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Innovative solutions to sustainable Soil Phosphorus management (InnoSoilPhos)

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Mineral P-fertilizers are on the one side essential for nutrition of agricultural plants but on the other hand can also cause eutrophication of water bodies. Mineral-P-fertilizers are mainly produced by the limited P-resource rock phosphate. Due to these limitations of P agriculture is facing a huge challenge, namely to ensure the nutrition of humans and the income of farmers as well as limiting the ecological footprint, which is challenging the society as a whole. Therefore, the project InnoSoilPhos wants to answer not only scientific but also questions of social and humanistic science and is working in 10 working groups at four different scales:

  1. the atomic and molecular scale,
  2. the plot- to field scale,
  3. the field-to catchment scale, and
  4. the societal scale.

Beside the University of Rostock (UR) the following institutions are involved:

  • the Brandenburgische Technical University Cottbus - Senftenberg (BTU),
  • the Julius-Kühn-Institute (JKI),
  • the University of Munich (TUM),
  • the Research Center Jülich (FZJ), and
  • the Research Unit Sustainability and Climate Policy in Leipzig (FNK).

Coordination:
Prof. Peter Leinweber (University of Rostock)

The objectives of the Jülich partner are to identify the subsoil P status and speciation for the main soil types across Germany according to the Bodenkundliche Kartieranleitung. Different forms of aged P in soil (organically, inorganically bound, fixed to minerals, enclosed in aggregates) will be analyzed and related to the P uptake and use efficiency of plants. This information is then used to develop a reliable and robust soil test for the P acquisition by plants from soil and soil amendments on the basis of the diffuse gradient in thin films (DGT) method as calibrated via 33P isotope measurements.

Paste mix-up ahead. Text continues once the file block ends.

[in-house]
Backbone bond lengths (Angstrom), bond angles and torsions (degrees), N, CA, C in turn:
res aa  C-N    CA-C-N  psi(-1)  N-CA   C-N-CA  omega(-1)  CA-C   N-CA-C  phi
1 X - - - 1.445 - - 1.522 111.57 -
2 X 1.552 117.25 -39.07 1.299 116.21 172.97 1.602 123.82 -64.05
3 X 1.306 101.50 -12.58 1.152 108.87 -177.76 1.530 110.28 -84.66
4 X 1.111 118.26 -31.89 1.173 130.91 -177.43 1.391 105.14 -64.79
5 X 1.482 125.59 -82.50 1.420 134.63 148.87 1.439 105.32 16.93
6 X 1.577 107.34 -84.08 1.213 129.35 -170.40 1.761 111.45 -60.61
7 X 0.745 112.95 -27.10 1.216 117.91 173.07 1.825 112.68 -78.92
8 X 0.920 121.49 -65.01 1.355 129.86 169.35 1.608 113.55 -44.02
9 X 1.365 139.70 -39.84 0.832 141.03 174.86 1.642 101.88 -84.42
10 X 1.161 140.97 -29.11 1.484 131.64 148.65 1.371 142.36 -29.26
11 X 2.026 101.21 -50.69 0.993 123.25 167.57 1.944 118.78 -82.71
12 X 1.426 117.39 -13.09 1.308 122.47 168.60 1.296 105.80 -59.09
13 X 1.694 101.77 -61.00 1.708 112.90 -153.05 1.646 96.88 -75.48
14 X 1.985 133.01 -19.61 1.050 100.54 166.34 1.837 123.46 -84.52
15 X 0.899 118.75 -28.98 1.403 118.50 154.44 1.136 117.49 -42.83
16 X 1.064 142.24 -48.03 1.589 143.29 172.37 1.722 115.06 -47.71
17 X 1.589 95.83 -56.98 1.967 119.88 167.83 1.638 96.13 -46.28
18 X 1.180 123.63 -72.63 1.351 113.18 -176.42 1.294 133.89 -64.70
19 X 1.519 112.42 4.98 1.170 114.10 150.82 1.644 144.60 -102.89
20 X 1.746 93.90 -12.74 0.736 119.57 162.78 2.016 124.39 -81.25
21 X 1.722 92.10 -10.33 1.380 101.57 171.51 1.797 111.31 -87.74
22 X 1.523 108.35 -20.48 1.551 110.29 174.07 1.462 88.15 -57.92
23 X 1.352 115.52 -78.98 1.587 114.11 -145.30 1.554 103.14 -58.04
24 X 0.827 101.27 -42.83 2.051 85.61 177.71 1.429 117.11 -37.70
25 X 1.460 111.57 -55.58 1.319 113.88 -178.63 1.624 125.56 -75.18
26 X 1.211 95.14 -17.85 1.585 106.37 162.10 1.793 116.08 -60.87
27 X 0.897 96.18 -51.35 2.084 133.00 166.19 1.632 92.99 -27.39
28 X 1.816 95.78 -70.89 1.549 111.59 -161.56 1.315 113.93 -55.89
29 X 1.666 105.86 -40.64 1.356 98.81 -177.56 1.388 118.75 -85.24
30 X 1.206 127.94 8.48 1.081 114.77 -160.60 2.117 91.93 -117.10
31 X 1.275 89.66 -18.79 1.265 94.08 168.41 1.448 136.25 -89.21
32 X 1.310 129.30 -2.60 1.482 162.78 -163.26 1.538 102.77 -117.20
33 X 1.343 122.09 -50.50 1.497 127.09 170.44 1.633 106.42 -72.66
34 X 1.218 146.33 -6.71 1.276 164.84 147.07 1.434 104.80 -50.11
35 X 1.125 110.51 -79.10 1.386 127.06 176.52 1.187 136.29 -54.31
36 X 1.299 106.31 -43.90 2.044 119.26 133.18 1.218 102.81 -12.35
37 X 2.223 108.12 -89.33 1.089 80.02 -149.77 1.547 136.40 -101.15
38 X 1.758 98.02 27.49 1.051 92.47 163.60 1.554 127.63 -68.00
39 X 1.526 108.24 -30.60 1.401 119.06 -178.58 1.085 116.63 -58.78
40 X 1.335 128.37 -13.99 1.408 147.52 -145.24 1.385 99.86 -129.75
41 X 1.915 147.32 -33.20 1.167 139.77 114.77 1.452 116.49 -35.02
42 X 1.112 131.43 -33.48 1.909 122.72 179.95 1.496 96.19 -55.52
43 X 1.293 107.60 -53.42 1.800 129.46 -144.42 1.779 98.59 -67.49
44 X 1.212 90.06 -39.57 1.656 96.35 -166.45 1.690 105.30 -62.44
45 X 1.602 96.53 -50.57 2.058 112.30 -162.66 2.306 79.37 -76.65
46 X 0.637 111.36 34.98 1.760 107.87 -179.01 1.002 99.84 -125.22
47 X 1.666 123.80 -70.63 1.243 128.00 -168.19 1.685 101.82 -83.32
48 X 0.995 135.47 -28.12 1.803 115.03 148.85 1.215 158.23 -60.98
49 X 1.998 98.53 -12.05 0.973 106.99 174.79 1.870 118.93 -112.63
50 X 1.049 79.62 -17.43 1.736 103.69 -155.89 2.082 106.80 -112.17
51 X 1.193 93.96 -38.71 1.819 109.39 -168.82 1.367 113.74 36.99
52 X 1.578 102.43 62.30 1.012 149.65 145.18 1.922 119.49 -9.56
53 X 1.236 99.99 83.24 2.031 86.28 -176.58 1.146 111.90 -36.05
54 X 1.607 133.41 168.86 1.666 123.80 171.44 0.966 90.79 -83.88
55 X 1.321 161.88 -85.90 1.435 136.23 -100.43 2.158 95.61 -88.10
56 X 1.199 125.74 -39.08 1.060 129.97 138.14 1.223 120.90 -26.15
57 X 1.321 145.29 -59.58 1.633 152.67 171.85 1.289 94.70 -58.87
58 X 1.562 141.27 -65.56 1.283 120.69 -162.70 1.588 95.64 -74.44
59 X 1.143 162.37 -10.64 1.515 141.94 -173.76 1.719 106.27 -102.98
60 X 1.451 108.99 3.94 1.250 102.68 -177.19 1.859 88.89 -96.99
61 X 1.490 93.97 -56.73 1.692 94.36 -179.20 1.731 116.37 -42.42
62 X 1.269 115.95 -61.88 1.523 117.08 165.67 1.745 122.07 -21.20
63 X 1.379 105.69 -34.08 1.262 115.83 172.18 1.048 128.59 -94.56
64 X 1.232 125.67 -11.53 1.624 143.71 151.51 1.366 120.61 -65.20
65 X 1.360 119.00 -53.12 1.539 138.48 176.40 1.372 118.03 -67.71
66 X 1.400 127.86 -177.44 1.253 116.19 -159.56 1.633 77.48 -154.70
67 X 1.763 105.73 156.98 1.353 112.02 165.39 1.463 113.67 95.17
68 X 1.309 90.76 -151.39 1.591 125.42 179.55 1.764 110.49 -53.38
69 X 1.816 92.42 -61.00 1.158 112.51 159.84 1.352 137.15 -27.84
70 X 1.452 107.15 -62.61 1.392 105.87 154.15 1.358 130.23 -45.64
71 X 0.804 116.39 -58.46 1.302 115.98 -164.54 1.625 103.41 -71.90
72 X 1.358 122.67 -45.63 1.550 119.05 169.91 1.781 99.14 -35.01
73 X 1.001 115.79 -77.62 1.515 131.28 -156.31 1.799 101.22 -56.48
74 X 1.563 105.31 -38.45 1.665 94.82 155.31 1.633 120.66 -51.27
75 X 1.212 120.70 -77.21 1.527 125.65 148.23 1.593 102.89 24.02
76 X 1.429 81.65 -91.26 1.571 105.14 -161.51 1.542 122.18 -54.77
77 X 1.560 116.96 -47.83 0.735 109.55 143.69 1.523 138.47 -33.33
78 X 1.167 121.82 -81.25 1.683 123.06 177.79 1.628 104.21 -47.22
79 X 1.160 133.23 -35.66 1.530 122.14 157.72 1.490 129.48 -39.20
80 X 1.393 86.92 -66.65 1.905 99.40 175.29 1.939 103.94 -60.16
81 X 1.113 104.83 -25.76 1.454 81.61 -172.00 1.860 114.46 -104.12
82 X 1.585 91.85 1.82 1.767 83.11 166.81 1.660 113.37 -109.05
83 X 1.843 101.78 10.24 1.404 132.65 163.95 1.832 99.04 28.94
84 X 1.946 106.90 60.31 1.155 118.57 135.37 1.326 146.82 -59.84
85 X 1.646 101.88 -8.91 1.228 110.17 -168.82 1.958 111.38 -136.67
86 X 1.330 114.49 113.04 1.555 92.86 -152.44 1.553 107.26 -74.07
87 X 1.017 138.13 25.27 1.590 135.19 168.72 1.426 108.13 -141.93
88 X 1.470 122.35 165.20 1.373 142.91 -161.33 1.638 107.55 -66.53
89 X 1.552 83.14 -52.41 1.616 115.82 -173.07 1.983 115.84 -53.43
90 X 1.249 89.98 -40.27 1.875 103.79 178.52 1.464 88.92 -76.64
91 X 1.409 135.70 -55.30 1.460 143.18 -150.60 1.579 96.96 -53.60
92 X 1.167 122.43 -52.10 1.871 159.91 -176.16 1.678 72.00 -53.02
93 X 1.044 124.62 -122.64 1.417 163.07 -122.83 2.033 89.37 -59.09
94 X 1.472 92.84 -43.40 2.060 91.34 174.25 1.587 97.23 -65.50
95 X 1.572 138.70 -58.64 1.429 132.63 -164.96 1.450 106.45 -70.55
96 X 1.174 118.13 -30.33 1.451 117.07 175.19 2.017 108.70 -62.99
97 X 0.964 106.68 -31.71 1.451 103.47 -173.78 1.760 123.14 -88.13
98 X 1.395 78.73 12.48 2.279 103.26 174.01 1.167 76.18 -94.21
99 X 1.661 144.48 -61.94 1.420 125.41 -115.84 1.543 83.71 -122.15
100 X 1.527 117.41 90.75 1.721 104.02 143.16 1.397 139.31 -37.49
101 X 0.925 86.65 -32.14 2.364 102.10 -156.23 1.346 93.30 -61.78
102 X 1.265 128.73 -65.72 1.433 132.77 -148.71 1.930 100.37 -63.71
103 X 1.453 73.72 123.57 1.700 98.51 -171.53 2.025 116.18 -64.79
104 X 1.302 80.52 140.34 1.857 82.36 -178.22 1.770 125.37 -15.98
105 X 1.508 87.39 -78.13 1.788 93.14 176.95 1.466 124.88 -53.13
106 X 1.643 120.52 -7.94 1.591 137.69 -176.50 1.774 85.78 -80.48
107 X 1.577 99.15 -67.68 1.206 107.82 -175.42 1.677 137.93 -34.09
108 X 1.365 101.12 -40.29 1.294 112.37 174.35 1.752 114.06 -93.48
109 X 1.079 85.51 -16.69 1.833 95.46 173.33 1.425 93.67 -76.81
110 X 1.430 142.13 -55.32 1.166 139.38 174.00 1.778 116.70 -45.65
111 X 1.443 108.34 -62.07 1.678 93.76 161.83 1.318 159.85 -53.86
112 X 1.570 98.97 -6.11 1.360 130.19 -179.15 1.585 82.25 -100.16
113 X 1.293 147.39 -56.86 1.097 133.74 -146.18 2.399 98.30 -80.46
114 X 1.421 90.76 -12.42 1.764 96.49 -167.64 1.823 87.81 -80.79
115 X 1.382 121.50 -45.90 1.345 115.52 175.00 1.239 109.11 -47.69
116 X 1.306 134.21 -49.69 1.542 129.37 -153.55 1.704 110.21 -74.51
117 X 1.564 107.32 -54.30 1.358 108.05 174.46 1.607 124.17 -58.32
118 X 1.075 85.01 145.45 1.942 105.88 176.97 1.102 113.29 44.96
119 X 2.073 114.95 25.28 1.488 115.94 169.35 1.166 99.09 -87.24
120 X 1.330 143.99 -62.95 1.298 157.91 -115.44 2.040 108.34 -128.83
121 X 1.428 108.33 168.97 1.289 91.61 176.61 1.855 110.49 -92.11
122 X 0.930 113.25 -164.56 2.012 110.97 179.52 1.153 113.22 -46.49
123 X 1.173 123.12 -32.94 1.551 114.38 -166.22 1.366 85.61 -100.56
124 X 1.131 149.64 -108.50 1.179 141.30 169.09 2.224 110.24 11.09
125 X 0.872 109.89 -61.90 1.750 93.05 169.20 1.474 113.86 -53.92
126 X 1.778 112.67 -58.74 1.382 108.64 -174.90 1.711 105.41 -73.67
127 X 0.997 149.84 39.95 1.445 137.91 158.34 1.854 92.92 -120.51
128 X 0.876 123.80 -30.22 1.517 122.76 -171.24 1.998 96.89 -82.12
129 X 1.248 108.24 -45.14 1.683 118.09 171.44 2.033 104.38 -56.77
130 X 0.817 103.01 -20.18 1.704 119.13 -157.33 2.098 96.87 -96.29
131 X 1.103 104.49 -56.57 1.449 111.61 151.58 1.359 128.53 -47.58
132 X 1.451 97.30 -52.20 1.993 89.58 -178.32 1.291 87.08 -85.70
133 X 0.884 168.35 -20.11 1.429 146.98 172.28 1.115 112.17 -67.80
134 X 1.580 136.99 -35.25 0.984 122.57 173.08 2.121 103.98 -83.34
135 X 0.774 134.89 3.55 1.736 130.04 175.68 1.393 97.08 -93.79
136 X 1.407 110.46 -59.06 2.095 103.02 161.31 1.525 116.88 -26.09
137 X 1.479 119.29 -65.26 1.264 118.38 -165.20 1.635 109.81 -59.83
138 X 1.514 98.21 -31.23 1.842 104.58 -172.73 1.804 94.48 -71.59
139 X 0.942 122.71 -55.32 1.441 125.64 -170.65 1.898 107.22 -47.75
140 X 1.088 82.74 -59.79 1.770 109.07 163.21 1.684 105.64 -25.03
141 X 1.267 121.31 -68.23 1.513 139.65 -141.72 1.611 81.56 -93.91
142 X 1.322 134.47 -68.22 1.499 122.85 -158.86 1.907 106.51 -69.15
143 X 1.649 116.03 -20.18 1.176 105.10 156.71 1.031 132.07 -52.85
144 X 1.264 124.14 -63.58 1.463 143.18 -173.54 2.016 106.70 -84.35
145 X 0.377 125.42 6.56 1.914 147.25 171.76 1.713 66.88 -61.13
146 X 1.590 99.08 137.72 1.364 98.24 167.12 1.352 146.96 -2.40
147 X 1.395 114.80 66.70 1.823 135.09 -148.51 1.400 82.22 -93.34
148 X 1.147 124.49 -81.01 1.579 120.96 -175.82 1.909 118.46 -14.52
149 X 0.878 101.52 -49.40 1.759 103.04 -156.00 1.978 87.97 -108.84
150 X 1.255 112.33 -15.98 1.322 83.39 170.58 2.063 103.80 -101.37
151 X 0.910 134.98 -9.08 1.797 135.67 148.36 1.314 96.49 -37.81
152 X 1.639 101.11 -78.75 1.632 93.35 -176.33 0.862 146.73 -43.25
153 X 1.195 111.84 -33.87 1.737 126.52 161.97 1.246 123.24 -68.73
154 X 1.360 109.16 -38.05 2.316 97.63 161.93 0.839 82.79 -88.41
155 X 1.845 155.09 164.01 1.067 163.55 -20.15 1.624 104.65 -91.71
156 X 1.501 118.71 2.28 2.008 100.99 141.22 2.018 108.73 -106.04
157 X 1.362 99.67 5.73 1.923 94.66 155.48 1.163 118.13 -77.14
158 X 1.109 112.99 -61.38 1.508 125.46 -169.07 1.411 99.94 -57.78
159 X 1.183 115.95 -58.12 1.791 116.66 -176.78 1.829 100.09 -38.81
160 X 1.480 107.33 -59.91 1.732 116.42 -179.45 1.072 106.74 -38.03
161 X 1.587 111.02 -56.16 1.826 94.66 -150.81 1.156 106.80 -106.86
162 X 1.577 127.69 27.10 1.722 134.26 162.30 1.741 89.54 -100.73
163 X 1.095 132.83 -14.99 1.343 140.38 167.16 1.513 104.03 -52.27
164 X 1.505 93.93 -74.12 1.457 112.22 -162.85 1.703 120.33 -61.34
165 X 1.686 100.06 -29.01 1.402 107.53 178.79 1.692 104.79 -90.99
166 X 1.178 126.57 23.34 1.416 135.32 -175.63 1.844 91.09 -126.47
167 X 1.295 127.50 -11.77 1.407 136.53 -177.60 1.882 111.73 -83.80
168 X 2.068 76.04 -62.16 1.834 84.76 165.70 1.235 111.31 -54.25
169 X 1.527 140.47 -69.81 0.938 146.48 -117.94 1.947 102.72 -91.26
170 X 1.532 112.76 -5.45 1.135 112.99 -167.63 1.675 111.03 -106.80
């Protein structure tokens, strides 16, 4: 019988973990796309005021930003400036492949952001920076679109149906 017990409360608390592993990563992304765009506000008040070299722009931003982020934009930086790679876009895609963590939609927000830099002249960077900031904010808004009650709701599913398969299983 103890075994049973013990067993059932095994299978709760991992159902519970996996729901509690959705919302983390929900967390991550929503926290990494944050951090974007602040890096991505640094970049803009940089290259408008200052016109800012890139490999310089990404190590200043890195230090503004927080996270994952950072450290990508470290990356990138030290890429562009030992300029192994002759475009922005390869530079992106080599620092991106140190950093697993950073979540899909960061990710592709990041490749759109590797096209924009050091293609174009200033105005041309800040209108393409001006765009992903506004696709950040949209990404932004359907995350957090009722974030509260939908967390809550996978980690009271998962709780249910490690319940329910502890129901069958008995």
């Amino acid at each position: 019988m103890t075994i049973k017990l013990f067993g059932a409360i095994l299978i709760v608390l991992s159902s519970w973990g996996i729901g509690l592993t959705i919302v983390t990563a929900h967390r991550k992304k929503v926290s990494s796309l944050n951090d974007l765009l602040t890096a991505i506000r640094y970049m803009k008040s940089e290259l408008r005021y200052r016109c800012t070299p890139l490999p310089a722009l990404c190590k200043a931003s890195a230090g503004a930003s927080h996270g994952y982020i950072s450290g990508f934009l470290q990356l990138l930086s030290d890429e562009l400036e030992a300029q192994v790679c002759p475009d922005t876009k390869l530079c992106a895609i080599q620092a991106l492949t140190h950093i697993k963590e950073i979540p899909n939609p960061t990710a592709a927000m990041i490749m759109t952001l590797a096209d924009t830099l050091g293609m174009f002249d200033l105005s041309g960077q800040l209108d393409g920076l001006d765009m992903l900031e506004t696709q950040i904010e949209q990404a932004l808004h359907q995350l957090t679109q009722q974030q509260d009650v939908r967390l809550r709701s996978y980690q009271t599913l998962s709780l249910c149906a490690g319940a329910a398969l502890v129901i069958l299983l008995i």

This will be done by assessing the P bioavailability of the subsoil and its potential role for plant nutrition for nine long-term experimental sites. For this, the speciation of inorganic P (Pi) and organic P (Po) will be assessed using both well-established wet chemical extraction procedures and more sophisticated approaches like liquid 31P Nuclear Magnetic Resonance (NMR) and X-ray Adsorption Near Edge Structure (XANES) spectroscopy. This subsoil data will then be compared to results obtained for the topsoil and correlated to parameters from the long-term experimental sites studying various treatments.
For selected sites 33P studies will be combined with analyses of root magnetic resonance imaging (MRI) of root morphology to access the P accessibility and use efficiency and actual P acquisition strategies from the subsoil by plant roots at the soil profile scale. The results will be correlated to data of the long-term experimental sites in order to determine P bioaccessibility and use efficiency at the meso- and macroscale. Based on the results obtained for P bioavailability and P bioaccessibility a precise soil testing method will be developed for the subsoil to determine the plant available P fraction on the basis of the DGT-technology.

Principal Investigator Jülich Partner
Dr. Nina Siebers
Tel. +49 2461 61 96614
Email: n.siebers@fz-juelich.de

For more information:
http://www.innosoilphos.de


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